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Shropshire Car buyers Be Aware - 7 in 10 buyers pay more from April 2017


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Significant VED changes affecting car buyers from April

If you are looking for new car in the coming weeks, you may be aware that new rules for Vehicle Excise Duty (VED) - road fund tax, are imminent. Essentially, for some vehicles, it means there’s money to be saved if you buy before 1st April. For others, VED will be cheaper if you wait until the new rates kick-in. The choice of vehicle that you plan to buy and its CO2 emissions are the determining factors; hence it’s worth doing some homework in advance.

Before getting stuck into the nitty gritty, it could be viewed that the new regulations and VED rates have been simplified, made fairer even. But as is often the case in tax change territory, the tail has a sting or two to get your head around.

What hasn’t changed

Let’s get the easy bits out of the way first. If the vehicle you plan to buy has no tail-pipe emissions; that’s pure, plug-in electric, along with those powered by hydrogen, there is still no VED to pay. Secondly, these changes are not retrospective; the existing structure and payables remain for your current vehicle.

Low emission vehicles affected

Here’s the first and inevitable sting; from 1st April, current low emission vehicles will not only attract an emission-based, first-year charge but from year two onwards, owners will have to pay the standard new annual fee of £140.

The more C02 your vehicle emits - registered after 1st April - the higher the first year charge. Then it’s almost a level playing field, rather than having a range of scale charges. Seemingly, there’s much less a VED incentive to drive a low emissions vehicle, once you have paid the first year charge.

But of course, such vehicles are still frugal in the fuel consumption stakes. And let’s face it, fuel costs are a bigger consideration for many.

The why (probably)

The rationale behind these changes announced in the 2015 Budget require little rocket science to work out. Certainly, environment considerations and C02-based VED have led to the introduction and purchases of many low emission vehicles in recent times.

Manufacturers have done a great deal to make their engines more efficient and economical. Customers have benefitted and have been sitting relatively comfortable with such progress. But now, the eco revenue swing-o-meter has gone too far the other way. Lots of positive eco value for the environment, but less VED revenue for the exchequer. Hence this move to keep the zero VED rates exclusive for the growing list of ‘eco A-list’ performers, but everyone else will have to contribute.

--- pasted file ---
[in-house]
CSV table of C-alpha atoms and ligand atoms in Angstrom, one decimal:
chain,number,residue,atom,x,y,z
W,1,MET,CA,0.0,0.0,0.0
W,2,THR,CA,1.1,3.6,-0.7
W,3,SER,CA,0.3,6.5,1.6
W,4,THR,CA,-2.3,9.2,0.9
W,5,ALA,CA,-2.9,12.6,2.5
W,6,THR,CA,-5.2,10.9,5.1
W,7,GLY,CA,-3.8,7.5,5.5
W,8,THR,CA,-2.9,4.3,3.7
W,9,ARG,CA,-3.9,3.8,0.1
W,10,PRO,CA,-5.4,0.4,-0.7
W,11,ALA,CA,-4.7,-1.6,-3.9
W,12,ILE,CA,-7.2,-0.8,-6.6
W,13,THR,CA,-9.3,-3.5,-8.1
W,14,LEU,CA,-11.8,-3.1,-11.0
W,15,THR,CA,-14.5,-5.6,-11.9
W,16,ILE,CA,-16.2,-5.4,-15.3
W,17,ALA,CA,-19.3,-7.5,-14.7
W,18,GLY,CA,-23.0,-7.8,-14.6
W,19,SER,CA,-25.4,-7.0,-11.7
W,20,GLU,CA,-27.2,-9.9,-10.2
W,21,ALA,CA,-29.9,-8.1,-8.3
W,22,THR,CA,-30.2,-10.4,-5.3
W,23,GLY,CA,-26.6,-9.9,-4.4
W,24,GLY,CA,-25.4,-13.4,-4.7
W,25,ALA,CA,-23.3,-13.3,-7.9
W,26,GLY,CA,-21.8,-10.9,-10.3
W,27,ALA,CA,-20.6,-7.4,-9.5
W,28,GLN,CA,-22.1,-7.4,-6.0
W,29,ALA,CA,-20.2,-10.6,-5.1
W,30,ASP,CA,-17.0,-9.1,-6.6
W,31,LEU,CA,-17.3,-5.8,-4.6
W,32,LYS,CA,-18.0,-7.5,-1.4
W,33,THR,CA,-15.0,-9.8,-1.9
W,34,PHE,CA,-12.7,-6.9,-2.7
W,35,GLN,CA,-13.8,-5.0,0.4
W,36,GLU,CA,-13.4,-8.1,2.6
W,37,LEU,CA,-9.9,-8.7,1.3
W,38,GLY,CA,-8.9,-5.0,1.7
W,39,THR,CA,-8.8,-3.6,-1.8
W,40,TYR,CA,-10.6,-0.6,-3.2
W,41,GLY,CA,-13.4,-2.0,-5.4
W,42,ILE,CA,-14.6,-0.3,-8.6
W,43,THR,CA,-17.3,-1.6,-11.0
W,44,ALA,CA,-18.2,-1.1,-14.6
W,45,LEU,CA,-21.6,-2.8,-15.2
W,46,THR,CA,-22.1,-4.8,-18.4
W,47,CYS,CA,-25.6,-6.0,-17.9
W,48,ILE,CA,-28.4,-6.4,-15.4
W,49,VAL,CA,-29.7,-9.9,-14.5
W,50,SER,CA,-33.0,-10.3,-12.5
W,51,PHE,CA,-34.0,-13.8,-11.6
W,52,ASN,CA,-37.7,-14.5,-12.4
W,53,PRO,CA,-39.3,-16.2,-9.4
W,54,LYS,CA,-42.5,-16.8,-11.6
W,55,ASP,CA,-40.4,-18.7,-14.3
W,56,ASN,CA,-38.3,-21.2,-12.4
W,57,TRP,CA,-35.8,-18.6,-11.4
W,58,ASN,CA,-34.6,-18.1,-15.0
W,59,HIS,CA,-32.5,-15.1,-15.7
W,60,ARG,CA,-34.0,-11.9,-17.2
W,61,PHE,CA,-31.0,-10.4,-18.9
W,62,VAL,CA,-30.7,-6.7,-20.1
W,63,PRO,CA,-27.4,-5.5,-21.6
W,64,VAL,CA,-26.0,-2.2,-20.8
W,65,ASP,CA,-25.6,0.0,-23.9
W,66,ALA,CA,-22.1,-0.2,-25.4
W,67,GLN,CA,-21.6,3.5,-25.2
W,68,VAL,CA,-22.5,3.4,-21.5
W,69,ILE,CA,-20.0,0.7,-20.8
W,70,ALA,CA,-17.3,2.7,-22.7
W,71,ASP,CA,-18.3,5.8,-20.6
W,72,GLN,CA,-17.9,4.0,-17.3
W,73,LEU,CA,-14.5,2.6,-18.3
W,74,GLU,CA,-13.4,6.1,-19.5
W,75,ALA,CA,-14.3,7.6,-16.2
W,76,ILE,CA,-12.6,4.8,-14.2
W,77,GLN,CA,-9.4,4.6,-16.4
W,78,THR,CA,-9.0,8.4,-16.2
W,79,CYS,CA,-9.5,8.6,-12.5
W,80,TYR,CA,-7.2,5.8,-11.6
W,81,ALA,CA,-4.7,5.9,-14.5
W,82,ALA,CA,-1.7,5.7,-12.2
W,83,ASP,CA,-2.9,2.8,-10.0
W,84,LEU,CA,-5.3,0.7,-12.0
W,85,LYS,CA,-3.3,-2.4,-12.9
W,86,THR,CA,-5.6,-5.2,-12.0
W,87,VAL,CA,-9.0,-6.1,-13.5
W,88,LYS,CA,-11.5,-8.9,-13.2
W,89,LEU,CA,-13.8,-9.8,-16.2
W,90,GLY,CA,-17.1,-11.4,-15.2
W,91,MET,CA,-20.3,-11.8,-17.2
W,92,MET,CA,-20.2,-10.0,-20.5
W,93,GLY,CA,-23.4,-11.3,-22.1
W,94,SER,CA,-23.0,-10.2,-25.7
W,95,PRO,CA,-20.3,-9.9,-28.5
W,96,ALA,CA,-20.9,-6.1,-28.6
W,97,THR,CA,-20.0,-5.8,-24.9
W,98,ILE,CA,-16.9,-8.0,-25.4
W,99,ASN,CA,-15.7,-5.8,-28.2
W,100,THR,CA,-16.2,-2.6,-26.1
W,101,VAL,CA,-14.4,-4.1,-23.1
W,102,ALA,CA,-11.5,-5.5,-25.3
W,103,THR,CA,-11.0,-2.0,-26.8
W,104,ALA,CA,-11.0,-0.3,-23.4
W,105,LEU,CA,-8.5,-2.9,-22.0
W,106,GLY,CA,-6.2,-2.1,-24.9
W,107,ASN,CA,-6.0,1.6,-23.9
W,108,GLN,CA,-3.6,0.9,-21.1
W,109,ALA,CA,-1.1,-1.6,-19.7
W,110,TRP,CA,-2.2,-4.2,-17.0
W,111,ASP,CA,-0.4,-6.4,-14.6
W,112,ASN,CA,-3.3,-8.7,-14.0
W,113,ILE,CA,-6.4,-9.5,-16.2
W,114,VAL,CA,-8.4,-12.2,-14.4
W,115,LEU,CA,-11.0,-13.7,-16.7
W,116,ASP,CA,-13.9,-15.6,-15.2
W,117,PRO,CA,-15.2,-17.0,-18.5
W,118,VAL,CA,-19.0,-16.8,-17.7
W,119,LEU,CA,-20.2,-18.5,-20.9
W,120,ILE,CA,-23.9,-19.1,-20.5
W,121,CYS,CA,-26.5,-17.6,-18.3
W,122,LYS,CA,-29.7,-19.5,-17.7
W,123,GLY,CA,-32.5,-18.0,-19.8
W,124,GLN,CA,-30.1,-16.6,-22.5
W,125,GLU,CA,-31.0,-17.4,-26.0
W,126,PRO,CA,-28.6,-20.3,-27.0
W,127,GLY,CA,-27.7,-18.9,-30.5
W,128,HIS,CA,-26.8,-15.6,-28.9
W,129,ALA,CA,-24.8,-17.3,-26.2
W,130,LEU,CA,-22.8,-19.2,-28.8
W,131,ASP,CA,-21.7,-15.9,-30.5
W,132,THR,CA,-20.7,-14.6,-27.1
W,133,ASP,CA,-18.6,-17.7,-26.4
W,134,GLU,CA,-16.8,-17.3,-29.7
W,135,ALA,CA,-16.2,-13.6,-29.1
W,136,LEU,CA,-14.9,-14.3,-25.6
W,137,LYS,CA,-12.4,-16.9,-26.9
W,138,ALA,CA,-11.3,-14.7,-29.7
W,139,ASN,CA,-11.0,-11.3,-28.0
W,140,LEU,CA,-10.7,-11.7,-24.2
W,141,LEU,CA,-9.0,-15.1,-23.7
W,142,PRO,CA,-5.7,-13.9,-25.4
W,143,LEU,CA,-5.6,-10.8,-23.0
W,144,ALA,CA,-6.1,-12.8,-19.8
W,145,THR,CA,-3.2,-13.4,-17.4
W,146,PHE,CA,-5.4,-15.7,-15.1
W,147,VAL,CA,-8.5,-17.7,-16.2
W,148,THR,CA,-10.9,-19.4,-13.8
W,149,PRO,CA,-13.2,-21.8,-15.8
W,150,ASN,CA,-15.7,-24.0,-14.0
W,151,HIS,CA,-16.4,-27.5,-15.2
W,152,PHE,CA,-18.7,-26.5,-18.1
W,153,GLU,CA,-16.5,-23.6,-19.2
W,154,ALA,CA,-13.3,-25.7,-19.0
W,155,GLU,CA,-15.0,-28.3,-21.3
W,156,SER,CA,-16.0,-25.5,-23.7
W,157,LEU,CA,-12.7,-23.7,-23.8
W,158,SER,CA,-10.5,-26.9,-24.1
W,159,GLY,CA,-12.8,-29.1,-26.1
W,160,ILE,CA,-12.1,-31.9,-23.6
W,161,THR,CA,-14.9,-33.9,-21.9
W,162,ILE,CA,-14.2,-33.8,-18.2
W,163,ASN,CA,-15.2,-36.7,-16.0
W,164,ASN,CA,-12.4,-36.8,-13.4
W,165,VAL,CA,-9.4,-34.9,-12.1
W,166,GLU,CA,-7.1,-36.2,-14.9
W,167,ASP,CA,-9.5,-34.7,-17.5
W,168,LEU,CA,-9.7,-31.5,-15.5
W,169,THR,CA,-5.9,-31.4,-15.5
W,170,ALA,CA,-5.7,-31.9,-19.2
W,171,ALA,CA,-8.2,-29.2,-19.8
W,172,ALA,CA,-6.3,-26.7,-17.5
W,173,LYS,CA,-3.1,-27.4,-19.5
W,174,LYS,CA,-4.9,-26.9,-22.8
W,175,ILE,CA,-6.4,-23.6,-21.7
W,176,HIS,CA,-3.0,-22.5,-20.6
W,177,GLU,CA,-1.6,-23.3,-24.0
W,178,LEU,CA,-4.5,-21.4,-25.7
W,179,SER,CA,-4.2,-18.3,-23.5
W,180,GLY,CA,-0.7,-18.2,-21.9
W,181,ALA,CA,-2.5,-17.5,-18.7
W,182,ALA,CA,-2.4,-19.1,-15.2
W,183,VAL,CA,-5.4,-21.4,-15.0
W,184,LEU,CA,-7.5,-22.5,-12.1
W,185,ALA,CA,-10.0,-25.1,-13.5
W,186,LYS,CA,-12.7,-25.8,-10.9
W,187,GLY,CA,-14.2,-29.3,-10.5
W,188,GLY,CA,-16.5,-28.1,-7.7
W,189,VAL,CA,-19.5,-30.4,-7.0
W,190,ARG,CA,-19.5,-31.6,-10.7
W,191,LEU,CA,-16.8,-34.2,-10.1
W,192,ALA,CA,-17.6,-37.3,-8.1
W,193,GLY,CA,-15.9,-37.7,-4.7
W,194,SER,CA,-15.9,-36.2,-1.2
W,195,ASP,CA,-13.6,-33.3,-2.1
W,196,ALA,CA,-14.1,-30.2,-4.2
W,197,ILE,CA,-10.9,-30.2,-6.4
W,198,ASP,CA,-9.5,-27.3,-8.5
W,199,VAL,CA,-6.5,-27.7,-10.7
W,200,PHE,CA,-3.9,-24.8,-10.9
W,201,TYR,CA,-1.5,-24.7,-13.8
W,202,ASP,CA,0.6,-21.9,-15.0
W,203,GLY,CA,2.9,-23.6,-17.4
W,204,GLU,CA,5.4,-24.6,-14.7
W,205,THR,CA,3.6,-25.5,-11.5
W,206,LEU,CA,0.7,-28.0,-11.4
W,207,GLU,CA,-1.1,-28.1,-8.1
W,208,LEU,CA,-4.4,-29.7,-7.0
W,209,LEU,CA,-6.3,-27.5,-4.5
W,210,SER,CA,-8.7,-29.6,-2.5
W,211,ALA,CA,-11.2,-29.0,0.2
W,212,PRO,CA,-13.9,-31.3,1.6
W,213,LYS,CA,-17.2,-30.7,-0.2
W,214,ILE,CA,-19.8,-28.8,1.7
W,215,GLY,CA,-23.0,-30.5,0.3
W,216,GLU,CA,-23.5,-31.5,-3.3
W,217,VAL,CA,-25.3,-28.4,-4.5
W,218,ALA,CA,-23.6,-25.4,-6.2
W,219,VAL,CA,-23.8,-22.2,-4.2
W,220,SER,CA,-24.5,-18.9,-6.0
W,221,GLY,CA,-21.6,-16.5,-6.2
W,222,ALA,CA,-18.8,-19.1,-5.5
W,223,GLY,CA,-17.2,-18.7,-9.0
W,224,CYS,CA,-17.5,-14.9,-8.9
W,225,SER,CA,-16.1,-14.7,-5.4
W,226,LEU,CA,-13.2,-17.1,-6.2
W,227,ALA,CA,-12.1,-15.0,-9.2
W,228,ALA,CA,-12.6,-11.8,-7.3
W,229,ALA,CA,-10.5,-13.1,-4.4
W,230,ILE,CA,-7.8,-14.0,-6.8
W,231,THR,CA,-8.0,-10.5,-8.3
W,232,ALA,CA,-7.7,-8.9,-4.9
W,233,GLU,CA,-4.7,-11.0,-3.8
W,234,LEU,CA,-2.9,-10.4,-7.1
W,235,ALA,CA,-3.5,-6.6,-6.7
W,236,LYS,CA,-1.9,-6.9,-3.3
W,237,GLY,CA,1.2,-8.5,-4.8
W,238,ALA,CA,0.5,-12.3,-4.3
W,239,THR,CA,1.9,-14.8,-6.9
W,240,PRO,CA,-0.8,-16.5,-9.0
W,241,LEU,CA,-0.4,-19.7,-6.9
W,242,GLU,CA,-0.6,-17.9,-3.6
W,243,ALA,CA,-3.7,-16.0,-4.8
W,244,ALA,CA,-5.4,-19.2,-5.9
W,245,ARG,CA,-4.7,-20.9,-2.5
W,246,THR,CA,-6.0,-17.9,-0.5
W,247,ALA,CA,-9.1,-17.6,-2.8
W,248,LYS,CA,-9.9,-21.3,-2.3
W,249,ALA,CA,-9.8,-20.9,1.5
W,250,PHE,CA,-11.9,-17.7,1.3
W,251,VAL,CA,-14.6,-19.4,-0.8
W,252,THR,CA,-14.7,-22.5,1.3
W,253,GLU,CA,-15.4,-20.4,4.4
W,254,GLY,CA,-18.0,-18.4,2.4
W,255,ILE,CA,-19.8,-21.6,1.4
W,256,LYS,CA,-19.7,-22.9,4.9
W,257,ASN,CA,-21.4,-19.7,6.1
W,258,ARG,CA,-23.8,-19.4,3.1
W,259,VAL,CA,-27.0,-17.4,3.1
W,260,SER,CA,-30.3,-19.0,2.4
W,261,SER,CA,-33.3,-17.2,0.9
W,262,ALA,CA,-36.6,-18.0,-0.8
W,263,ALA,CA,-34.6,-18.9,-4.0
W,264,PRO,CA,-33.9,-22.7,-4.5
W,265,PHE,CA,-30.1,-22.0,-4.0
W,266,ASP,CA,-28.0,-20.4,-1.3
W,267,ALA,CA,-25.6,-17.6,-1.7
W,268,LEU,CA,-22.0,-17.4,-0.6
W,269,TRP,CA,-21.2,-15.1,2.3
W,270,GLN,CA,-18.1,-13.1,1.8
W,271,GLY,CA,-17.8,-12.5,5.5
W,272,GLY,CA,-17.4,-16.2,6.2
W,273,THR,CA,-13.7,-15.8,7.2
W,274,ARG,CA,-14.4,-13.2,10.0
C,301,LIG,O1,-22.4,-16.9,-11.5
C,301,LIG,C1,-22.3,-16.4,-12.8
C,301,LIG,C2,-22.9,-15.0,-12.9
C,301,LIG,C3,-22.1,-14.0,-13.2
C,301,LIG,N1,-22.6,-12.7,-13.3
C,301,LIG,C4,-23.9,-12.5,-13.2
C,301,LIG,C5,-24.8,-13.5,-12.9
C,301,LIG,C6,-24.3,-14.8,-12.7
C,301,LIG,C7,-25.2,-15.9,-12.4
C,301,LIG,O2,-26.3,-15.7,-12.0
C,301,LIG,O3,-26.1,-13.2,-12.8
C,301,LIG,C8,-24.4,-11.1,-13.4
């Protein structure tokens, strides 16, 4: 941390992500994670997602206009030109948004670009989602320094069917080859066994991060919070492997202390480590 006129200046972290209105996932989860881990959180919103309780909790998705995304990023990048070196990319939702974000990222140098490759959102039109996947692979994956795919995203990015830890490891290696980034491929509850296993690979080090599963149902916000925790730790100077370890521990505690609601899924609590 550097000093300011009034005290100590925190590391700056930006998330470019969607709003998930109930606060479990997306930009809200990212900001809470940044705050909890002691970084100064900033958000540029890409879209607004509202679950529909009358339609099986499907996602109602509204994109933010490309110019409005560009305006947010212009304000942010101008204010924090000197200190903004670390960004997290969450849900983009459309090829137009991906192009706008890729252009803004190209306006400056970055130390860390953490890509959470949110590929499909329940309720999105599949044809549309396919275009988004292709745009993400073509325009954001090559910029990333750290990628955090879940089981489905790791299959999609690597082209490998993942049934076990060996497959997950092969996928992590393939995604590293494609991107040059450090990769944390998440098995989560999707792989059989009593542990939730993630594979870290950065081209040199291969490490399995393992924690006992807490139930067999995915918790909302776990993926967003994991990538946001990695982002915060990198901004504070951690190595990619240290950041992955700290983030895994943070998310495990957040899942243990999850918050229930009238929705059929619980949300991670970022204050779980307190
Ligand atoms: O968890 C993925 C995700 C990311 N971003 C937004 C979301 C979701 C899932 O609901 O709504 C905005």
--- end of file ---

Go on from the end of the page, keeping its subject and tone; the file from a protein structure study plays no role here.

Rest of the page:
One can imagine the conversation at the HM Treasury, ‘we will prescribe a one-time dose of painful medicine for high emission vehicle drivers (£2,000 for over 255g/km). Customers will probably bundle that into their purchasing package to hide such harsh realities. Then it’s just £140pa which may not seem so bad’. Or something like that.

VED is not so good for higher price vehicles

The second sting is if your vehicle’s list price, with specified toys, is greater than £40,000. Good news: you will still pay £140 annually after year one. Less good news: you will also need to inject an extra £310 per annum into HMRC coffers for five years.

Even if you have a zero emissions vehicle in that price range, your free VED ride goes out the windows. You will be stumping up £1,550 before the duty falls back to zero. Who knows; by then the rules could change again. 

Do the sums: check the detail for savings

Summarising, VED changes are set to have the biggest impact on low emission vehicles and, if such types are on your shopping list, you may like to consider registration before 1st April.

It’s also worth looking at the position, particularly if you are looking at a mid-range vehicle where the savings may be more finely balanced. Work the maths over your likely replacement cycle, factor in that first-year payment and see how things look for the motors on your list.

As motorists, it seems we are never too far away from a situation that increases our mobility costs; higher insurance premiums, fuel prices on the up again, and so on. Nevertheless, if you play your VED cards right, here’s one in which you may be able to save a few bob. Or at least swallow a slightly more palatable pill.




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